OneWeb is looking to raise around £3 billion to expand its constellation with second-generation satellites that could support navigation.
The British firm is part-owned by the UK government and currently has 428 satellites in low Earth orbit (LEO) at around 1,200km. By the end of 2023, OneWeb aims to have increased the size of its constellation to 648.
OneWeb is already able to provide speeds exceeding 100Mbps and with sub-100ms latency. While impressive, OneWeb can’t match the coverage and performance delivered by Starlink’s over 2,300-strong constellation.
The company has already received approval to launch a total of 2,000 satellites. 1,280 of the new satellites will be a second-generation model that will circle the planet in medium Earth orbit (MEO).
MEO is considered to be 8,500km and satellites operating at this altitude won’t have the low-latency prowess of those in LEO but could handle large data transfers instead of applications requiring minimal response times.
The UK government is keen on using OneWeb to deliver improved navigation features as the world looks beyond the ageing Global Positioning System (GPS).
In the tit-for-tat following the UK’s departure of the EU, the country lost full access to the latter’s Galileo system. Despite the UK’s large financial and technical contributions in building Galileo, the EU argues that Britain can no longer take part in the system due to rules that prohibit the sharing of military capabilities and sensitive information with non-EU states.
The UK has a thriving space industry that, in 2020, produced £16.5 billion in income and supported around 47,000 jobs. However, the UK has historically relied on other countries for launches.
A number of spaceports are planned to open across the UK – in addition to a groundbreaking sharing deal reached with the US – to enable launches to take place in the country.
Spaceport Cornwall’s CEO Melissa Thorpe told Express: “They (OneWeb) are a UK company, and our ambitions would be to work with any UK-based satellite manufacturing company.
“That is the whole point of creating a spaceport in the UK, to service our existing satellite base here.
“At the minute their [satellites] are all being shipped overseas to launch and we want to capture that marketplace here in the UK. We are open to working with any of the UK manufacturers, including OneWeb.”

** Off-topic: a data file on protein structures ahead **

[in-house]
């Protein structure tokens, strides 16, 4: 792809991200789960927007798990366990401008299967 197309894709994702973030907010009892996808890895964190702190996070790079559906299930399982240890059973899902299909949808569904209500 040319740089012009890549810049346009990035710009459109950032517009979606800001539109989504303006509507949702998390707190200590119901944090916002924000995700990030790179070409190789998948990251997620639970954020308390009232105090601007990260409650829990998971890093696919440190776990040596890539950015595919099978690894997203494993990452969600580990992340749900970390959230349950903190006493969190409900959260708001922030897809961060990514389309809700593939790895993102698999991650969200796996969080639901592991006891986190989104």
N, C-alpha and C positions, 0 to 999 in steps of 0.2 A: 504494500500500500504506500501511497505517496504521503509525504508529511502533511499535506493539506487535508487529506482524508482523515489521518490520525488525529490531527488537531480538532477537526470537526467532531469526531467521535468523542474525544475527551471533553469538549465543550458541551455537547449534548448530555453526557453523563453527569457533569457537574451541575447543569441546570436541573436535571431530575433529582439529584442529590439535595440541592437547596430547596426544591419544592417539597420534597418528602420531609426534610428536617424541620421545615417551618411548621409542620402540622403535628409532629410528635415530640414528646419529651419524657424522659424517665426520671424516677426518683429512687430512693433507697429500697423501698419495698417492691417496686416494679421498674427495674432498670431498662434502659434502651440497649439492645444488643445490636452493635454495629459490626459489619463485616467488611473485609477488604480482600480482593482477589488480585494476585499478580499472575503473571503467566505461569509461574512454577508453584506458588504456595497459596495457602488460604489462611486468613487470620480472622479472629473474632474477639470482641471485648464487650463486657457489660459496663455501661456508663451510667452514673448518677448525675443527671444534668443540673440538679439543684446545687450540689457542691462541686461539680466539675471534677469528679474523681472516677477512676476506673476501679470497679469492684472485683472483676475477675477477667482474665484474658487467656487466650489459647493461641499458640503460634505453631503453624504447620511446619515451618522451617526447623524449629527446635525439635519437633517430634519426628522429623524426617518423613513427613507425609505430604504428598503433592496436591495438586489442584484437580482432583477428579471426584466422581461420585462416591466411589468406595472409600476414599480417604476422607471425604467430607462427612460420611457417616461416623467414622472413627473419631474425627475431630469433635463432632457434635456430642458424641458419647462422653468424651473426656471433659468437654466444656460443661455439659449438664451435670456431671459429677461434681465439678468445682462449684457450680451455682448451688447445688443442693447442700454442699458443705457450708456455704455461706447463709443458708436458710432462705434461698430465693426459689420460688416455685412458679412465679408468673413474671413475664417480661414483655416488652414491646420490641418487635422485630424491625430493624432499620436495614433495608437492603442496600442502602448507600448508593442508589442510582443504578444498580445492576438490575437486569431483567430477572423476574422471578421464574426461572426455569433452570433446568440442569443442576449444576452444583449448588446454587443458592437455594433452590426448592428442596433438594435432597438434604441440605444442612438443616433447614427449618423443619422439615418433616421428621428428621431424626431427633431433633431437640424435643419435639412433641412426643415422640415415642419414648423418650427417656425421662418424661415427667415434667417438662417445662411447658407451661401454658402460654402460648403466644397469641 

A rocket carrying 36 of OneWeb’s satellites was due to launch from the Baikonur Cosmodrome back in March.
In the fallout of Russia’s invasion of Ukraine, Roscosmos refused to launch the satellites unless OneWeb accepted two demands: for the British government to sell its stake in the firm, and to guarantee they will not be used for military purposes.
The demands were unacceptable and the UK Government confirmed that it will not sell its stake in OneWeb. The company’s board voted to suspend all launches from Baikonur. Roscosmos, for its part, said that it won’t return any of OneWeb’s investments in the launches that were scheduled prior to Russia’s invasion.
OneWeb’s second generation satellites are expected to introduce enhanced navigation and positioning features to rival Galileo. Paired with the UK’s new spaceports, it could help to secure the UK’s ambition to become the space capital of Europe.
However, to achieve its lofty goals, OneWeb is going to need a lot of extra cash.
The Mail on Sunday reports that OneWeb is working with the UK Government’s export credit agency – UK Export Finance (UKEF) – and a similar agency in the US, to raise the funds from a group of banks.
French operator Eutelsat has also offered £4.6 billion to complete OneWeb’s network by 2030 as part of a merger proposal. However, the deal needs to pass regulators and some of Eutelsat’s shareholders still need convincing.
OneWeb will reportedly set out the plans for its second generation network at some point next month, including exactly what features it will pack.
(Image Credit: OneWeb)
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